Should the ACA Be Abandoned? More Evidence Shows Things Aren’t So Bad

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Today’s AOA First Look features two stories on how the healthcare industry is putting pressure on the GOP to stabilize Affordable Care Act (ACA) Marketplaces.  A piece today from Axios shows that the big five for-profit U.S. health insurance companies  – Aetna, Anthem, Cigna, and UnitedHealth Group – cumulatively collected $4.5 billion in net earnings, which represents historically large profits in the first three months of 2017 and the biggest gains since ACA exchanges went live in 2014.  And, from the clinical care and public health perspective, a new Health Affairs article examining three-year impacts of the ACA shows that low-income adults demonstrated improvements in medical care and health as result of  ACA’s coverage expansion.

Because of policy uncertainty surrounding the ACA at state and federal levels, this study is important as it compares data assessing changes in health care use and self-reported health from low-income adults in three states: Kentucky, which expanded Medicaid; Arkansas, which expanded private insurance to low-income adults using the federal Marketplace; and Texas, which did not expand coverage. The analysis reveals several important findings related to health.  First, that the uninsurance rate in the two expansion states had dropped by more than 20 percentage points relative to the nonexpansion state. We know that having insurance is a major determinant to gaining access to and utilizing health care services. Second, for uninsured people gaining coverage, the authors found a “41% increase in having a usual source of care, a $337 reduction in annual out-of-pocket spending, significant increases in preventive health visits and glucose testing, and a 23% increase in ‘excellent’ self-reported health”. And lastly, that among adults with chronic conditions, the authors found “improvements in affordability of care, regular care for those conditions, medication adherence, and self-reported health”.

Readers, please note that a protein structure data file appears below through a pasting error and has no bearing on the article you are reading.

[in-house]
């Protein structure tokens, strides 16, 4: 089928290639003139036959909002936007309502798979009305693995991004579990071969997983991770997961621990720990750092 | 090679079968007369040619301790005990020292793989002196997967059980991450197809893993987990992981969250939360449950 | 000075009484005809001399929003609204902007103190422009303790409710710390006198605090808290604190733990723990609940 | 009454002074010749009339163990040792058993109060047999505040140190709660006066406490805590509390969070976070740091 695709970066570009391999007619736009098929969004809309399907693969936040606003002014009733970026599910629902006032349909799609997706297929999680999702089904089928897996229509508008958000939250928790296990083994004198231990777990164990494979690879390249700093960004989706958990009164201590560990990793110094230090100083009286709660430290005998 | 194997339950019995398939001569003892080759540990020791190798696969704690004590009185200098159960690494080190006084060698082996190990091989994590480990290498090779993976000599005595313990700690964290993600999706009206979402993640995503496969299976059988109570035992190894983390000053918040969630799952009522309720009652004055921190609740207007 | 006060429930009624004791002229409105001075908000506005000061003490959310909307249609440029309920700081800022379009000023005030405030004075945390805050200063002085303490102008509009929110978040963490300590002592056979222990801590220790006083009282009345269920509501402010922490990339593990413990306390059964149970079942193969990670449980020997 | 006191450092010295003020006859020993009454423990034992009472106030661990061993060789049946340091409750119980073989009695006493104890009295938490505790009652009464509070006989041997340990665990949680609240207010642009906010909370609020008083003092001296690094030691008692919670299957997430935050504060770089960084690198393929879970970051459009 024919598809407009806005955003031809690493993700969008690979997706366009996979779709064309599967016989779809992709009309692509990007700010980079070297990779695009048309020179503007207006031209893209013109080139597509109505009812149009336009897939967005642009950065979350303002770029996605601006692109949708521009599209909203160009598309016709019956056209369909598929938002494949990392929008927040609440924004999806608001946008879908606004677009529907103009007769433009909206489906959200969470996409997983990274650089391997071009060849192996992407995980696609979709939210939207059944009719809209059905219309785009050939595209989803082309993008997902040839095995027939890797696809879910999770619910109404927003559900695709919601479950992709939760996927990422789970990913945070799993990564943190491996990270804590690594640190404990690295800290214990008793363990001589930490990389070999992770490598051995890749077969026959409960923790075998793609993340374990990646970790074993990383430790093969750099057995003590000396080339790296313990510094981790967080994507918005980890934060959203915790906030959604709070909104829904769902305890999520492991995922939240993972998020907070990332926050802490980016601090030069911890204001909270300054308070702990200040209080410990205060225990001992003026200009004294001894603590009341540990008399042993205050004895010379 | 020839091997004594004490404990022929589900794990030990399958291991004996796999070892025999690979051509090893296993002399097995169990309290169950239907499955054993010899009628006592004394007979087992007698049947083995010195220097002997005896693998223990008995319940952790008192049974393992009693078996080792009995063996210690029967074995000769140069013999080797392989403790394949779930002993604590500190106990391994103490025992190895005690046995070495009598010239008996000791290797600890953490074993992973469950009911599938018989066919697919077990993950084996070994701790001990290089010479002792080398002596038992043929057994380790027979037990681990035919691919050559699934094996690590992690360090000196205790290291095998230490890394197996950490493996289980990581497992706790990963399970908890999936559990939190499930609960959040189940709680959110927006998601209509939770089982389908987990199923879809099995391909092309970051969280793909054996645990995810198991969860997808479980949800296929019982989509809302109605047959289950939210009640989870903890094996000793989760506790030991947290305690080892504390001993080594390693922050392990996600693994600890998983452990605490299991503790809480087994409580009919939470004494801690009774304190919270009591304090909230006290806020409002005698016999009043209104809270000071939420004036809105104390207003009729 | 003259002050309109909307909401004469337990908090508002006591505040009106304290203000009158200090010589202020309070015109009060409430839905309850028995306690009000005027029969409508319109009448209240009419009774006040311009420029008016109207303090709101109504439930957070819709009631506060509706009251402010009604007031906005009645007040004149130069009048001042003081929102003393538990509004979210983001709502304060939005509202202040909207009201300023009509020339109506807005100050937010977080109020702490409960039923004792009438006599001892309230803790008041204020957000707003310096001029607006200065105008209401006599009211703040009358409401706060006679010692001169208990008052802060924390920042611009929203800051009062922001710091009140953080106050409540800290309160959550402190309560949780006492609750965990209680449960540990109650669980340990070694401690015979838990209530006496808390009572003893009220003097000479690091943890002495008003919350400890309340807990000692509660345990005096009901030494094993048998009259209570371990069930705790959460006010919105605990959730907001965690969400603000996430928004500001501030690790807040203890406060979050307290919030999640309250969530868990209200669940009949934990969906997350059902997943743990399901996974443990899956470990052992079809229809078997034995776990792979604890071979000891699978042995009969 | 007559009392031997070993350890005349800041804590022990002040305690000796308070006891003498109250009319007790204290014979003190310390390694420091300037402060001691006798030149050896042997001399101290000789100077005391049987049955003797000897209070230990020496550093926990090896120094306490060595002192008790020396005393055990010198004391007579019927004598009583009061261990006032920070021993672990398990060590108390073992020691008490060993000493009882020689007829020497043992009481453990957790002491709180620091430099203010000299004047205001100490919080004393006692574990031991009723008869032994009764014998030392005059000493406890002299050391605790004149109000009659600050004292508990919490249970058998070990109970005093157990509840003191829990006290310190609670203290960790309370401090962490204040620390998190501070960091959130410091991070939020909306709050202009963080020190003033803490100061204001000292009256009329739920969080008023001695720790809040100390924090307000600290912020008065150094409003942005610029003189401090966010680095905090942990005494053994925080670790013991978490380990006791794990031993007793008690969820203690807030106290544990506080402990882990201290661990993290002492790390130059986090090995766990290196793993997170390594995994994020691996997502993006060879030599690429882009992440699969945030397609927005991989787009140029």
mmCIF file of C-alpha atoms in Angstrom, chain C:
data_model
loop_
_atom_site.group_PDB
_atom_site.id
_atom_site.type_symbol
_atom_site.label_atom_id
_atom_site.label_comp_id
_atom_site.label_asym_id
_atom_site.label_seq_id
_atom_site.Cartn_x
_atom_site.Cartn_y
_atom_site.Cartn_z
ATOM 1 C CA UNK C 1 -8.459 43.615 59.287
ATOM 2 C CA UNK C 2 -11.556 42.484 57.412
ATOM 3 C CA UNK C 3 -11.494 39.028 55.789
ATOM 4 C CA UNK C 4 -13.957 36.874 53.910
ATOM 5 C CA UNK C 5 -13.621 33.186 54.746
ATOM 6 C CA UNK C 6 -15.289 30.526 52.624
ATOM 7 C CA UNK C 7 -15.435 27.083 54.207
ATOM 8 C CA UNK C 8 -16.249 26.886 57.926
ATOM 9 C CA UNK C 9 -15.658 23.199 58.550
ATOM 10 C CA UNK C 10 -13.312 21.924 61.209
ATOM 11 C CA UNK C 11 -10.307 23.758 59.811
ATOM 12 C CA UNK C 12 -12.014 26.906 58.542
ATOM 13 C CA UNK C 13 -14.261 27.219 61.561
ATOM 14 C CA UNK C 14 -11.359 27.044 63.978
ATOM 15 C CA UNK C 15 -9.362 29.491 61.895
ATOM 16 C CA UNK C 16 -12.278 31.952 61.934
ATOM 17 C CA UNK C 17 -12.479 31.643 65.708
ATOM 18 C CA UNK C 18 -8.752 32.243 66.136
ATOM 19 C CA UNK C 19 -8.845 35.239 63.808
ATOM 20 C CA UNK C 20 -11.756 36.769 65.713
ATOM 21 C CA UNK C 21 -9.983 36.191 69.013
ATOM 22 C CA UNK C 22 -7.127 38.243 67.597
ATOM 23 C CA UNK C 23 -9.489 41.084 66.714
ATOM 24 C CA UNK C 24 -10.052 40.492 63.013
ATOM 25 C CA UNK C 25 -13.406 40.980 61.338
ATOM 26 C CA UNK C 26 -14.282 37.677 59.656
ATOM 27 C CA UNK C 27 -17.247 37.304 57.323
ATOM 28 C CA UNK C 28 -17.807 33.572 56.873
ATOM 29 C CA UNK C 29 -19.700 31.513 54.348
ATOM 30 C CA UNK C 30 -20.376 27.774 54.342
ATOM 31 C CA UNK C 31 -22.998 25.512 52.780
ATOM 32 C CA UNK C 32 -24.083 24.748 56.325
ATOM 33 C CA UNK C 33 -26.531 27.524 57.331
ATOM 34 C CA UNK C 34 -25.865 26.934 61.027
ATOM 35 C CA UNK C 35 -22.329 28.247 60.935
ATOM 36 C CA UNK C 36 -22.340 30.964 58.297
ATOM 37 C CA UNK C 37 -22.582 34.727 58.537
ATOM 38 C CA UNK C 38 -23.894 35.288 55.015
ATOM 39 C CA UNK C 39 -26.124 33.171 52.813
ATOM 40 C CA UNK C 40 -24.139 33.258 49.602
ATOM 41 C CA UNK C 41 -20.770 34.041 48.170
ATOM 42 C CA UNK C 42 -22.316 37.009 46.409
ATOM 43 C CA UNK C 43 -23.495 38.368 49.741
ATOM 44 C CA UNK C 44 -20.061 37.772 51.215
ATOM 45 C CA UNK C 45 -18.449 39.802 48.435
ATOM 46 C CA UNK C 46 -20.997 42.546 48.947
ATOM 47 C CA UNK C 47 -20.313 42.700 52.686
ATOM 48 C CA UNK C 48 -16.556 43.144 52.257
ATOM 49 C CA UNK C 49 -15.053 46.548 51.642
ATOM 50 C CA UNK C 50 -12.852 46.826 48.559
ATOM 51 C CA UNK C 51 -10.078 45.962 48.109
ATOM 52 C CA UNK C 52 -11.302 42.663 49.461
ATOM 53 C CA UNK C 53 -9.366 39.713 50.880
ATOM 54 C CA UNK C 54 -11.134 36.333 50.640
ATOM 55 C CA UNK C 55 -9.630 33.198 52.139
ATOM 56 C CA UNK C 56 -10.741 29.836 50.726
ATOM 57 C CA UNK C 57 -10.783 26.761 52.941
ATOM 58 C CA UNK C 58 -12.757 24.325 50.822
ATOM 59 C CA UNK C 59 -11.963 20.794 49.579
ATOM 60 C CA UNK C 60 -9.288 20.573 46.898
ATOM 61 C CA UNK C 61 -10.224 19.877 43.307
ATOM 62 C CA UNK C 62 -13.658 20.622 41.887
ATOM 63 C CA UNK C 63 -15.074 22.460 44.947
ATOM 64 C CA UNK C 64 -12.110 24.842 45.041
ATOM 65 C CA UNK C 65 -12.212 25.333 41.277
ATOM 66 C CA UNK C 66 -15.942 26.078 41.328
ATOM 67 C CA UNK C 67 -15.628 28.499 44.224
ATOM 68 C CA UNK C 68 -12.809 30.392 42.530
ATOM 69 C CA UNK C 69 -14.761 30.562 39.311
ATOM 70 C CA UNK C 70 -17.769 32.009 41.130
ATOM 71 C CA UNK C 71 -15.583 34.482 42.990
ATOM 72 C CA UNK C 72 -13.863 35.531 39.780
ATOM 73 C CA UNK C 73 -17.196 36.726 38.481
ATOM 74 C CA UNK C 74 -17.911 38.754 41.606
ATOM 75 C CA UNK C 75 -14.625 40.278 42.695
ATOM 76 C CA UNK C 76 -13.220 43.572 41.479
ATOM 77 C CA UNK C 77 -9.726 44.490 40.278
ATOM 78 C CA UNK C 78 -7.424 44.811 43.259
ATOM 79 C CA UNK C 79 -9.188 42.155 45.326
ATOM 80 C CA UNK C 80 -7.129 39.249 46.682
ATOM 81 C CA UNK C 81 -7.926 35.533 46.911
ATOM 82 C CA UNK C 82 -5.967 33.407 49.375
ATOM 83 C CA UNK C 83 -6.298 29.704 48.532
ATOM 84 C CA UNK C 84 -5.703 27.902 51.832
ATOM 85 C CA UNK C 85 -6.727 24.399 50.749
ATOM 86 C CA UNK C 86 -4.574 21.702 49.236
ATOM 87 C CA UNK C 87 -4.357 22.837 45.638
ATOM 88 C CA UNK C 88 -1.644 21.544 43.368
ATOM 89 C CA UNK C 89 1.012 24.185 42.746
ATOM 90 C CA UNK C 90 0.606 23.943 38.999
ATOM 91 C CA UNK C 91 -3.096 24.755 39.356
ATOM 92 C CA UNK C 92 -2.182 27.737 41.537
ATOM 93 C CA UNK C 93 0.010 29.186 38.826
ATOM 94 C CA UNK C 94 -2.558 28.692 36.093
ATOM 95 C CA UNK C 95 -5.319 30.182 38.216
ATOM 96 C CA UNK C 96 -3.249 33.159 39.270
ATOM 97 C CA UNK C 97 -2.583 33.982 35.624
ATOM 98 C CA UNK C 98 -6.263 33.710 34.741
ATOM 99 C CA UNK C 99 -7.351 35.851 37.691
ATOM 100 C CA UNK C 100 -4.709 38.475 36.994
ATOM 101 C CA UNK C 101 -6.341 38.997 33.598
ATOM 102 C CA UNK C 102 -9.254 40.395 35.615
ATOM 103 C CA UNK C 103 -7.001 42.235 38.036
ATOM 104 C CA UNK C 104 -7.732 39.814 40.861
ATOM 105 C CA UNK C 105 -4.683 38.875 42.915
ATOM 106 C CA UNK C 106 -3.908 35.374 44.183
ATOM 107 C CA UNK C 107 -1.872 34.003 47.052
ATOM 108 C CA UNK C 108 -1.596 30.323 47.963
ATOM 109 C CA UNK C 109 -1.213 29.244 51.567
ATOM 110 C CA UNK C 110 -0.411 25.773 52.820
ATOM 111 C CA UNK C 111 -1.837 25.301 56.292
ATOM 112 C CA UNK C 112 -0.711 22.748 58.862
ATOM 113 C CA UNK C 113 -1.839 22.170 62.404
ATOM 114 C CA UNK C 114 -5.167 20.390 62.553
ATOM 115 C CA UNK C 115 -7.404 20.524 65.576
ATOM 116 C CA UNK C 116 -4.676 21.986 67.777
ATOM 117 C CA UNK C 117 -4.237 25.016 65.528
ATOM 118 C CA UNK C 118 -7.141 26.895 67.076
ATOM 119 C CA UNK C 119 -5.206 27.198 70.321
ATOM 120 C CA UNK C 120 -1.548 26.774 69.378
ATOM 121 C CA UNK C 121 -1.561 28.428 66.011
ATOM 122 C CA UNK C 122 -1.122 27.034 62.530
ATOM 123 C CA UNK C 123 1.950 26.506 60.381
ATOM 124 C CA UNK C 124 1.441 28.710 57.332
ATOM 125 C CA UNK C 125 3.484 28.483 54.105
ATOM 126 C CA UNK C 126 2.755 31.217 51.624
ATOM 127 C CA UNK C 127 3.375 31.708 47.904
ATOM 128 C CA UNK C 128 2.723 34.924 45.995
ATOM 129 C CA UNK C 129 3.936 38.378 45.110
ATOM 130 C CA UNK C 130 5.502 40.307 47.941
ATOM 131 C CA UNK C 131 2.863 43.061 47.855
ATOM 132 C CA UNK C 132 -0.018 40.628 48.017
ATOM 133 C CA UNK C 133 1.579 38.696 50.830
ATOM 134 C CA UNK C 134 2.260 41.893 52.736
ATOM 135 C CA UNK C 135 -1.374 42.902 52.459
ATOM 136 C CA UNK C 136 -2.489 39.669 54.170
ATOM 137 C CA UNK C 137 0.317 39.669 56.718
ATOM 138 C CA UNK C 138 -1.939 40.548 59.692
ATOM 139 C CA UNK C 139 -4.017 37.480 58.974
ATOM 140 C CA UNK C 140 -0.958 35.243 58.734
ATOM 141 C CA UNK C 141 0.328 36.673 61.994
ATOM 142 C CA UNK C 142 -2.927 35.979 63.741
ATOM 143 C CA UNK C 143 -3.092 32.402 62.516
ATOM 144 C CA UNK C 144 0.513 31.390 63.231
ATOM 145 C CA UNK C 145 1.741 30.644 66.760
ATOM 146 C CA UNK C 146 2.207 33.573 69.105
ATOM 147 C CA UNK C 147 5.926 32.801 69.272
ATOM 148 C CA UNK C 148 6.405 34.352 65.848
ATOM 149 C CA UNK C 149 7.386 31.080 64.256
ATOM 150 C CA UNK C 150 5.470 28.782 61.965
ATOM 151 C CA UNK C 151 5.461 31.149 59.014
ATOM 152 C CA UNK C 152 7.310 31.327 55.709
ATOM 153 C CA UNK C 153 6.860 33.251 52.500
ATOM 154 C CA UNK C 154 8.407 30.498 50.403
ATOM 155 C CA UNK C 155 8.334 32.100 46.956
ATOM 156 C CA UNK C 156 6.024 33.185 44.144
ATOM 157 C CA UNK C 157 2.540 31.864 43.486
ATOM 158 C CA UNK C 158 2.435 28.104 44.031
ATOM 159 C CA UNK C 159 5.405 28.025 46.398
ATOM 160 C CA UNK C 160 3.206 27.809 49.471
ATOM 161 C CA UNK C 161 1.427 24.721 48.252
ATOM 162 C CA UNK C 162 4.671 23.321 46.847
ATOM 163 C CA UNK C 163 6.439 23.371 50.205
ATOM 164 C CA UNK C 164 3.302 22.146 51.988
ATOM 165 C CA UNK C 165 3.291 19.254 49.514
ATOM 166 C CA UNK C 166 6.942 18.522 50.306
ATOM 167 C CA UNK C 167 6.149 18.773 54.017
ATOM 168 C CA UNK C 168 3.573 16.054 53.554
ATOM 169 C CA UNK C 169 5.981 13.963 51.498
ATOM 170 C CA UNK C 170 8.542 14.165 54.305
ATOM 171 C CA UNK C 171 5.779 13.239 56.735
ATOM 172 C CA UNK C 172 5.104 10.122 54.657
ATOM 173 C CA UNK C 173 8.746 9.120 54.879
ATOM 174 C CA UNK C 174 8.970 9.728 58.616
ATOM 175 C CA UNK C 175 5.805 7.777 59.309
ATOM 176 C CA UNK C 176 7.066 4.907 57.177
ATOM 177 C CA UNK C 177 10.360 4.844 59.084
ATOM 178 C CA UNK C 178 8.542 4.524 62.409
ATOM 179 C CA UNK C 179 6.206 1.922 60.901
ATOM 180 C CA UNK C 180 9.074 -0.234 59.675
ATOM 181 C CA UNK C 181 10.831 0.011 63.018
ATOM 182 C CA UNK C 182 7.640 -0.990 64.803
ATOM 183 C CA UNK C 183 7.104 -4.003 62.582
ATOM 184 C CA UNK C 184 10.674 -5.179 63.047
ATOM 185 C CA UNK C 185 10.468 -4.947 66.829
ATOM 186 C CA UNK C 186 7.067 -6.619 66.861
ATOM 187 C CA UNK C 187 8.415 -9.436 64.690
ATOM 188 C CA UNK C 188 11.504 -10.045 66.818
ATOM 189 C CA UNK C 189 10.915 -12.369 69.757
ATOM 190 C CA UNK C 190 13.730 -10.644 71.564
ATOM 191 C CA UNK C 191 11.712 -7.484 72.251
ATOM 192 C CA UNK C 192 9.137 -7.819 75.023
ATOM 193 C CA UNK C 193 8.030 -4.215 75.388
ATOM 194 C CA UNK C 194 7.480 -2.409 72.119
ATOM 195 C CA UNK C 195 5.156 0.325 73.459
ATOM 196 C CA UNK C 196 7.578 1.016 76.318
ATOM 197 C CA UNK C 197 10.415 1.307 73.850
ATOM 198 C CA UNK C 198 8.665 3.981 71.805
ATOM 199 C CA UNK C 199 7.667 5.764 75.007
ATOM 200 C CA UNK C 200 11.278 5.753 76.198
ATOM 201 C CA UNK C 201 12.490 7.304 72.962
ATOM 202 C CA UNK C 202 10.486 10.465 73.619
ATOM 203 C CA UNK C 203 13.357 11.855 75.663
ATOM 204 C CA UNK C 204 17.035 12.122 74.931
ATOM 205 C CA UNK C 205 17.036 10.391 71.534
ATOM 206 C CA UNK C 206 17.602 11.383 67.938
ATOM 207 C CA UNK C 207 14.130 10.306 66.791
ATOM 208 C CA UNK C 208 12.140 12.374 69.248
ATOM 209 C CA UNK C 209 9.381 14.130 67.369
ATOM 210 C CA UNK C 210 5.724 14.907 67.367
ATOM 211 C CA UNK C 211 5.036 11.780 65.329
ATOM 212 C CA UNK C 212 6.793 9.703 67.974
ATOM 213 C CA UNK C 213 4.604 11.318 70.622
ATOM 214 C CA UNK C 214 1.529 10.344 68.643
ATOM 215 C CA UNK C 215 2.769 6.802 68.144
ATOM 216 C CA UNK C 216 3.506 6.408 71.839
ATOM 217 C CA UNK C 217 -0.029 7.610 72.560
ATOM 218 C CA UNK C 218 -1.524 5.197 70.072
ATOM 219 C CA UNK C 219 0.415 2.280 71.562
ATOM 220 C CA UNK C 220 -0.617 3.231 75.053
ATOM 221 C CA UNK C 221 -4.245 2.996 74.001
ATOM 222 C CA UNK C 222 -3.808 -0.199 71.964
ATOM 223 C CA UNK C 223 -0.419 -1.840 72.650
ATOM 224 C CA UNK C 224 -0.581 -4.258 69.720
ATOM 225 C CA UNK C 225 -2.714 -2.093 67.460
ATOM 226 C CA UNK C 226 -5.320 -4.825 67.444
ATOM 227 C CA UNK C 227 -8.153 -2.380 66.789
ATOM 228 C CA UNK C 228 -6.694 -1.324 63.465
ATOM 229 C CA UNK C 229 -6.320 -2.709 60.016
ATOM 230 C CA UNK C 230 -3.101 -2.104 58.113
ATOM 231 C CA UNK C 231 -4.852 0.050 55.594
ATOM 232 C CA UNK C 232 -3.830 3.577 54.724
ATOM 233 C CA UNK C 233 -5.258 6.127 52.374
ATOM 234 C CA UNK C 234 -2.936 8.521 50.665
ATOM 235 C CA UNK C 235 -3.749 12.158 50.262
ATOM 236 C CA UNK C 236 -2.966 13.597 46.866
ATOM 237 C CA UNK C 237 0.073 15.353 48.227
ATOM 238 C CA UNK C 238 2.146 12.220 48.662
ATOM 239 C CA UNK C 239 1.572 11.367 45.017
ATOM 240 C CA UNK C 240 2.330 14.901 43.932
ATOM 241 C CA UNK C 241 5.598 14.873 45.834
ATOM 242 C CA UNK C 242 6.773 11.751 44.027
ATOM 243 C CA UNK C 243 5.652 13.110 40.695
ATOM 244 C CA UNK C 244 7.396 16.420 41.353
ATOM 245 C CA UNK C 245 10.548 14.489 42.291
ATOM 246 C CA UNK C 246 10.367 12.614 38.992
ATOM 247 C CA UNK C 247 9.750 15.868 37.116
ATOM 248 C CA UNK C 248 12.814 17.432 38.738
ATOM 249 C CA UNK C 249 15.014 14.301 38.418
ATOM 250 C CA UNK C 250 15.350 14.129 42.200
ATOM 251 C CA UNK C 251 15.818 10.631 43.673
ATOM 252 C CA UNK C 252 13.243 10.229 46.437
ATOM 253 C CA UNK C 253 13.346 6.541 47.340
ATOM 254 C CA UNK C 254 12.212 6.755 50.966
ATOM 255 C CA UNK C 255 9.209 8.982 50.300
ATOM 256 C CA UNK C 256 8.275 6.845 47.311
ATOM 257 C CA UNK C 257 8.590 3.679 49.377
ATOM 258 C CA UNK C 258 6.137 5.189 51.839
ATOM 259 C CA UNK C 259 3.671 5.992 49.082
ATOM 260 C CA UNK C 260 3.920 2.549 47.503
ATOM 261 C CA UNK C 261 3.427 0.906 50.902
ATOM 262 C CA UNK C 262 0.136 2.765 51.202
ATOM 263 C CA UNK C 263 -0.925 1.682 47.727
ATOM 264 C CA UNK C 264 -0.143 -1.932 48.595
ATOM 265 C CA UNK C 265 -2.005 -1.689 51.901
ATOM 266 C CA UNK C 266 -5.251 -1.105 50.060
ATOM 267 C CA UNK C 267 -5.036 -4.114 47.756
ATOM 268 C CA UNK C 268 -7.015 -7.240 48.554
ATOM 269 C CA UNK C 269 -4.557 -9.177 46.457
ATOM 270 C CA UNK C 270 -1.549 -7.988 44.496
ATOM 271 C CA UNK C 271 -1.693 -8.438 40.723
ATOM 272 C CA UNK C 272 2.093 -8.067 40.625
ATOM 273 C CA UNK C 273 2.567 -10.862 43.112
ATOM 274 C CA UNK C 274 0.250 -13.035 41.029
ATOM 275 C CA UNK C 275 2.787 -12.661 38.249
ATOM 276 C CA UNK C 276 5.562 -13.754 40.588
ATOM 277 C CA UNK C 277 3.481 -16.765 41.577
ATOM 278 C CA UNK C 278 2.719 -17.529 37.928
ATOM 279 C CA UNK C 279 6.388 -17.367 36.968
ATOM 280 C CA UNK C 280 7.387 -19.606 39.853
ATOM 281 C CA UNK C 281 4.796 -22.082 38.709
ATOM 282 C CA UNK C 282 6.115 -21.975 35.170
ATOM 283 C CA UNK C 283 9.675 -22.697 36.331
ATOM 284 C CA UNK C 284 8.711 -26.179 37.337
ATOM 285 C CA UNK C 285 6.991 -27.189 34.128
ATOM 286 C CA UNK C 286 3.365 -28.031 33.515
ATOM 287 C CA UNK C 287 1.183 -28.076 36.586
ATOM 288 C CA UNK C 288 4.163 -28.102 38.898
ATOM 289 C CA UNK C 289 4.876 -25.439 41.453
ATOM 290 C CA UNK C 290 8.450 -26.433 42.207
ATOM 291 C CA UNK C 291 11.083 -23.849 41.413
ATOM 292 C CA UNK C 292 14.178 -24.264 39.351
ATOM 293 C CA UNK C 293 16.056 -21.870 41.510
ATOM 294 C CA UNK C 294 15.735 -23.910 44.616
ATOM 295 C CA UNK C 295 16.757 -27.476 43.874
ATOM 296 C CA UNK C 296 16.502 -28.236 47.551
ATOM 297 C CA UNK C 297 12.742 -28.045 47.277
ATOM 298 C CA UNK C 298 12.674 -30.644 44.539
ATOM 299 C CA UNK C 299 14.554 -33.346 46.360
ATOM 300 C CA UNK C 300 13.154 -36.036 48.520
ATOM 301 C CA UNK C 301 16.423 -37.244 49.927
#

3 yrs ACA data

While this study is not the first (or only) evidence to demonstrate longitudinal impacts of the ACA, it certainly contributes to the overall discussion of the ACA’s value.  Of special significance is that this study compares population outcomes over time between expansion states versus a state where decision makers chose not to expand coverage for people at high risk and in need of health care coverage through Medicaid, a well-established model of providing coverage to low-income populations in the U.S.  And, with evidence to show insurer profits on the rise and mounting pressure from the health care industry to stabilize ACA marketplaces, those who advocate for fixing the ACA instead of replacing it have more evidence to strengthen their position.  This data also supports a primary objective of the ACA and shows it is being met – namely, that positive impacts from the ACA on population health are occuring over time.

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